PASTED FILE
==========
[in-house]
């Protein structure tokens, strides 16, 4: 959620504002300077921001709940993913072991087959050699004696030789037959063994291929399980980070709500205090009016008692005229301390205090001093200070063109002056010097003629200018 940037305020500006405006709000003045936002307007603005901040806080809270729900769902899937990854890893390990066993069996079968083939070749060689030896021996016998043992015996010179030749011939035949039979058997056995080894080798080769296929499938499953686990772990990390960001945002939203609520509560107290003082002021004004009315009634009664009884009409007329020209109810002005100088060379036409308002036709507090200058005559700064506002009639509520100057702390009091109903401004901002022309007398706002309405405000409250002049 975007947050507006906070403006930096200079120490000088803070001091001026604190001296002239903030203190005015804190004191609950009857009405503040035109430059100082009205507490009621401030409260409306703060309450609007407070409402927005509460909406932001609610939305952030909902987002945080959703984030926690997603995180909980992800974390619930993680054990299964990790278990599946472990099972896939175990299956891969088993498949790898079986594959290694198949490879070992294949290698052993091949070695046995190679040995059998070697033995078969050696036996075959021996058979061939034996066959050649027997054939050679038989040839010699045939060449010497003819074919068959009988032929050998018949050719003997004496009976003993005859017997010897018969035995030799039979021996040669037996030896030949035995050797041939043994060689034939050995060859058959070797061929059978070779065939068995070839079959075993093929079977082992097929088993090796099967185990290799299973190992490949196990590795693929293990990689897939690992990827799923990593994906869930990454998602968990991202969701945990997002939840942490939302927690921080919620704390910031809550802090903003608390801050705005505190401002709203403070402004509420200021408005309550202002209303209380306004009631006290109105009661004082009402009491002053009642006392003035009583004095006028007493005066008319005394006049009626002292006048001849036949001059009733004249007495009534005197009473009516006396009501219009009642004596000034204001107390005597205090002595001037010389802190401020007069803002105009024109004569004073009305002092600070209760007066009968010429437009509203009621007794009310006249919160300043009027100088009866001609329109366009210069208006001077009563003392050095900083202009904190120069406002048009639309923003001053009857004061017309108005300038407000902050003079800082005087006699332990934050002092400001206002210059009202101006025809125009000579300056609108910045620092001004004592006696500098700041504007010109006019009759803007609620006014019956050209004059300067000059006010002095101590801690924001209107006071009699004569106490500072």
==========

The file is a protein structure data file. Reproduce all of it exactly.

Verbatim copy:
[in-house]
């Protein structure tokens, strides 16, 4: 959620504002300077921001709940993913072991087959050699004696030789037959063994291929399980980070709500205090009016008692005229301390205090001093200070063109002056010097003629200018 940037305020500006405006709000003045936002307007603005901040806080809270729900769902899937990854890893390990066993069996079968083939070749060689030896021996016998043992015996010179030749011939035949039979058997056995080894080798080769296929499938499953686990772990990390960001945002939203609520509560107290003082002021004004009315009634009664009884009409007329020209109810002005100088060379036409308002036709507090200058005559700064506002009639509520100057702390009091109903401004901002022309007398706002309405405000409250002049 975007947050507006906070403006930096200079120490000088803070001091001026604190001296002239903030203190005015804190004191609950009857009405503040035109430059100082009205507490009621401030409260409306703060309450609007407070409402927005509460909406932001609610939305952030909902987002945080959703984030926690997603995180909980992800974390619930993680054990299964990790278990599946472990099972896939175990299956891969088993498949790898079986594959290694198949490879070992294949290698052993091949070695046995190679040995059998070697033995078969050696036996075959021996058979061939034996066959050649027997054939050679038989040839010699045939060449010497003819074919068959009988032929050998018949050719003997004496009976003993005859017997010897018969035995030799039979021996040669037996030896030949035995050797041939043994060689034939050995060859058959070797061929059978070779065939068995070839079959075993093929079977082992097929088993090796099967185990290799299973190992490949196990590795693929293990990689897939690992990827799923990593994906869930990454998602968990991202969701945990997002939840942490939302927690921080919620704390910031809550802090903003608390801050705005505190401002709203403070402004509420200021408005309550202002209303209380306004009631006290109105009661004082009402009491002053009642006392003035009583004095006028007493005066008319005394006049009626002292006048001849036949001059009733004249007495009534005197009473009516006396009501219009009642004596000034204001107390005597205090002595001037010389802190401020007069803002105009024109004569004073009305002092600070209760007066009968010429437009509203009621007794009310006249919160300043009027100088009866001609329109366009210069208006001077009563003392050095900083202009904190120069406002048009639309923003001053009857004061017309108005300038407000902050003079800082005087006699332990934050002092400001206002210059009202101006025809125009000579300056609108910045620092001004004592006696500098700041504007010109006019009759803007609620006014019956050209004059300067000059006010002095101590801690924001209107006071009699004569106490500072």